If people ask on what I base my opinion, I drag out the governing documents of the development (all of which are a matter of public record, and available on the Internet, or at the local county recorder's office), along with my highlights and notations on all of the contradictory materials, the clauses that make them one sided (in favor of the developer), and I tell them that I am now in the midst of a lawsuit with the developer over many of the terms in those documents and what appears to be (again, in my opinion) the uneven enforcement of same.

Now, I understand that people might choose not to purchase land in this development after talking to me. But, I do have the right to voice my opinion of the developer (with respect to this development), and my opinion of the management of this development (which has resulted from my personal experience). What I cannot do is say something about him (or the development) that is (1) not opinion and (2) not true. I have a right to tell my friends, in California or here in Texas, all about the developer's attempt to have me arrested (and why ... in my opinion ... it was simply an act of retaliation), or why (again, in my opinion) the management of this development is generally pretty awful, and if that means that my friends and their friends choose not to purchase land here, then that's as it should be.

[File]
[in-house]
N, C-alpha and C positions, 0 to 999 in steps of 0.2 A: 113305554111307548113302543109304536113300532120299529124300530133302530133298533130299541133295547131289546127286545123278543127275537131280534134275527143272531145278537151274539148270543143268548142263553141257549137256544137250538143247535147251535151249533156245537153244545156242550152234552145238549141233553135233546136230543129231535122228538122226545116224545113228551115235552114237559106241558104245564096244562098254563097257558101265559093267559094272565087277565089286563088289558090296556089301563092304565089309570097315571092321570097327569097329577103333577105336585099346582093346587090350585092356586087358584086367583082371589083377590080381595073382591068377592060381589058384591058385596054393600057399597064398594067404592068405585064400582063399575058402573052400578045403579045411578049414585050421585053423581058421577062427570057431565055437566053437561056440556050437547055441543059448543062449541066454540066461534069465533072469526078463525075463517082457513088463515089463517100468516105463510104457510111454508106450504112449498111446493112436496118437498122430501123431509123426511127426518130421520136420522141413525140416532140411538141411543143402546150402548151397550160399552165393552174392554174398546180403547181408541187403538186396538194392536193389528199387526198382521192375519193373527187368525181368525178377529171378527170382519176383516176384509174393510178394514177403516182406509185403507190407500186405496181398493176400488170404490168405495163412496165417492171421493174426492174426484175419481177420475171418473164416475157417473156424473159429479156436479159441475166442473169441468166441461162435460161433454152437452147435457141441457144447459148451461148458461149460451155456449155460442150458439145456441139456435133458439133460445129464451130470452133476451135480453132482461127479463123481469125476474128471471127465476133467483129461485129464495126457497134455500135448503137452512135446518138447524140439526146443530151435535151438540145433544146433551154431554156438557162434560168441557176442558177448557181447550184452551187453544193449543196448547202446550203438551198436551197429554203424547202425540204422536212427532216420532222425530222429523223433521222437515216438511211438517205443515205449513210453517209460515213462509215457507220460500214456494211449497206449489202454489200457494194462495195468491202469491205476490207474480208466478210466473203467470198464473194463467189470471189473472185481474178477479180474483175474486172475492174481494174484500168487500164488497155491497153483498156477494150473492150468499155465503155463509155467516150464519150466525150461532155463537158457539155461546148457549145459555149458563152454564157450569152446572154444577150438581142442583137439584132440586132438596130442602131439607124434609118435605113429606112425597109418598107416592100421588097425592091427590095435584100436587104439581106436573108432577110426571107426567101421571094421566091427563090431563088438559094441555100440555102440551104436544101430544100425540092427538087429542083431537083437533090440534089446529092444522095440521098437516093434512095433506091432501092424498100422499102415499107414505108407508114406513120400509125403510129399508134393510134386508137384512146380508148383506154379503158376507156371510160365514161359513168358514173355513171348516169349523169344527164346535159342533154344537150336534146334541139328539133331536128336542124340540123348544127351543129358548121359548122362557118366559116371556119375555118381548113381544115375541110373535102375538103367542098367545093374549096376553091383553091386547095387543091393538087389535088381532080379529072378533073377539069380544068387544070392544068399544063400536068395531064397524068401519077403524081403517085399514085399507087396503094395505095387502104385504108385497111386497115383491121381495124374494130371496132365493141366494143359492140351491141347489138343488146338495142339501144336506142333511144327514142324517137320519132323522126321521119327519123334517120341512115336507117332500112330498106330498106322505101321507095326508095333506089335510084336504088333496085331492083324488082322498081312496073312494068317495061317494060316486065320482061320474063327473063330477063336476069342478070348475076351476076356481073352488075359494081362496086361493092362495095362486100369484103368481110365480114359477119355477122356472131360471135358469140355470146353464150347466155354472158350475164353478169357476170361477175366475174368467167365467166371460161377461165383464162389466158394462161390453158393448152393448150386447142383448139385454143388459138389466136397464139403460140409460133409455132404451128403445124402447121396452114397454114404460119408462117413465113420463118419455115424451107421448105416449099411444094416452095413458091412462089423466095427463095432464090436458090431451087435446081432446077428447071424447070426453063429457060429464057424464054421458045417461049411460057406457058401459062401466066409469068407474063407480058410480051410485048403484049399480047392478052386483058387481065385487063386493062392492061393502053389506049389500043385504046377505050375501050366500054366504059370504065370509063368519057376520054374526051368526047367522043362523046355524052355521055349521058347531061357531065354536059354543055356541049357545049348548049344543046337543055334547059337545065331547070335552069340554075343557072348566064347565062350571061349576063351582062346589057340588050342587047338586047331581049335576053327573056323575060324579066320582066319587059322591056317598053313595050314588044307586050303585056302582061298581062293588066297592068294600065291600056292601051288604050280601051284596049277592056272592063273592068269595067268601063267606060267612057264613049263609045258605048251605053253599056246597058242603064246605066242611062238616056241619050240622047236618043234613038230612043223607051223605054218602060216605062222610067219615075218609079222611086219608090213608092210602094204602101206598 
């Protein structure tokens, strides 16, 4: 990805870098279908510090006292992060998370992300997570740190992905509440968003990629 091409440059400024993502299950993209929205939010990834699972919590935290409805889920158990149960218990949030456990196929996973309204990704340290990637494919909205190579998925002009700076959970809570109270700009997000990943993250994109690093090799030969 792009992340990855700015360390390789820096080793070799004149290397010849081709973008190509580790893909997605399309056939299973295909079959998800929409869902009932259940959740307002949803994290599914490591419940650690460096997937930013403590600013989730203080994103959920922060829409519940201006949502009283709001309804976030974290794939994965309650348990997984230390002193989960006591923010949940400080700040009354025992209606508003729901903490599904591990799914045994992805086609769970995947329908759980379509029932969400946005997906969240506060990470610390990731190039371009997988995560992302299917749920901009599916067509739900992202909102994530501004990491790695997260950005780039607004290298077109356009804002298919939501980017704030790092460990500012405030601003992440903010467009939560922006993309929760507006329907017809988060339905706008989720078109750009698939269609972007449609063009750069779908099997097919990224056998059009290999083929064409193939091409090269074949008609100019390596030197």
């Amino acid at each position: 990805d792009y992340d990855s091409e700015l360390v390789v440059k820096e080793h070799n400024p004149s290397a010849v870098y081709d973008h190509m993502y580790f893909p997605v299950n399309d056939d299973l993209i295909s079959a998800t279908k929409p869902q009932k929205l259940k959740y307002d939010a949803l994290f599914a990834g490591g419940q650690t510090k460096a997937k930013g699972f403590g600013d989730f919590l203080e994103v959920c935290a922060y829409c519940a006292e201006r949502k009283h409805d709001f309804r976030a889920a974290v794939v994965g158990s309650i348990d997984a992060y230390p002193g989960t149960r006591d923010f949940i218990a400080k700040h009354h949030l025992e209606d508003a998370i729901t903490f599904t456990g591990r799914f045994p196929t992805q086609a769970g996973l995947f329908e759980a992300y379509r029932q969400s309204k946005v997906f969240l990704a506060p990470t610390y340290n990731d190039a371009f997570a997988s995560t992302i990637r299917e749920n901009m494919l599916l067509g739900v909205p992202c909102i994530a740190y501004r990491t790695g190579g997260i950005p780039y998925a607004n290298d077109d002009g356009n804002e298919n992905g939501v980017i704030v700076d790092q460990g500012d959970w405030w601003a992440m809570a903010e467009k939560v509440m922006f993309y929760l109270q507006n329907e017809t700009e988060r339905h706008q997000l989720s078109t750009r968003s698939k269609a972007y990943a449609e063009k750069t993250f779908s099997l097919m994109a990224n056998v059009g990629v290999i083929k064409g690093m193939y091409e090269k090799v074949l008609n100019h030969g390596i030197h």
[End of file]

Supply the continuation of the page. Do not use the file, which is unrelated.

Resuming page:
Anyone who doesn't understand the concept and impact of word of mouth advertising deserves to go out of business. Any business that makes the consumer pay good money to be treated badly deserves to go out of business.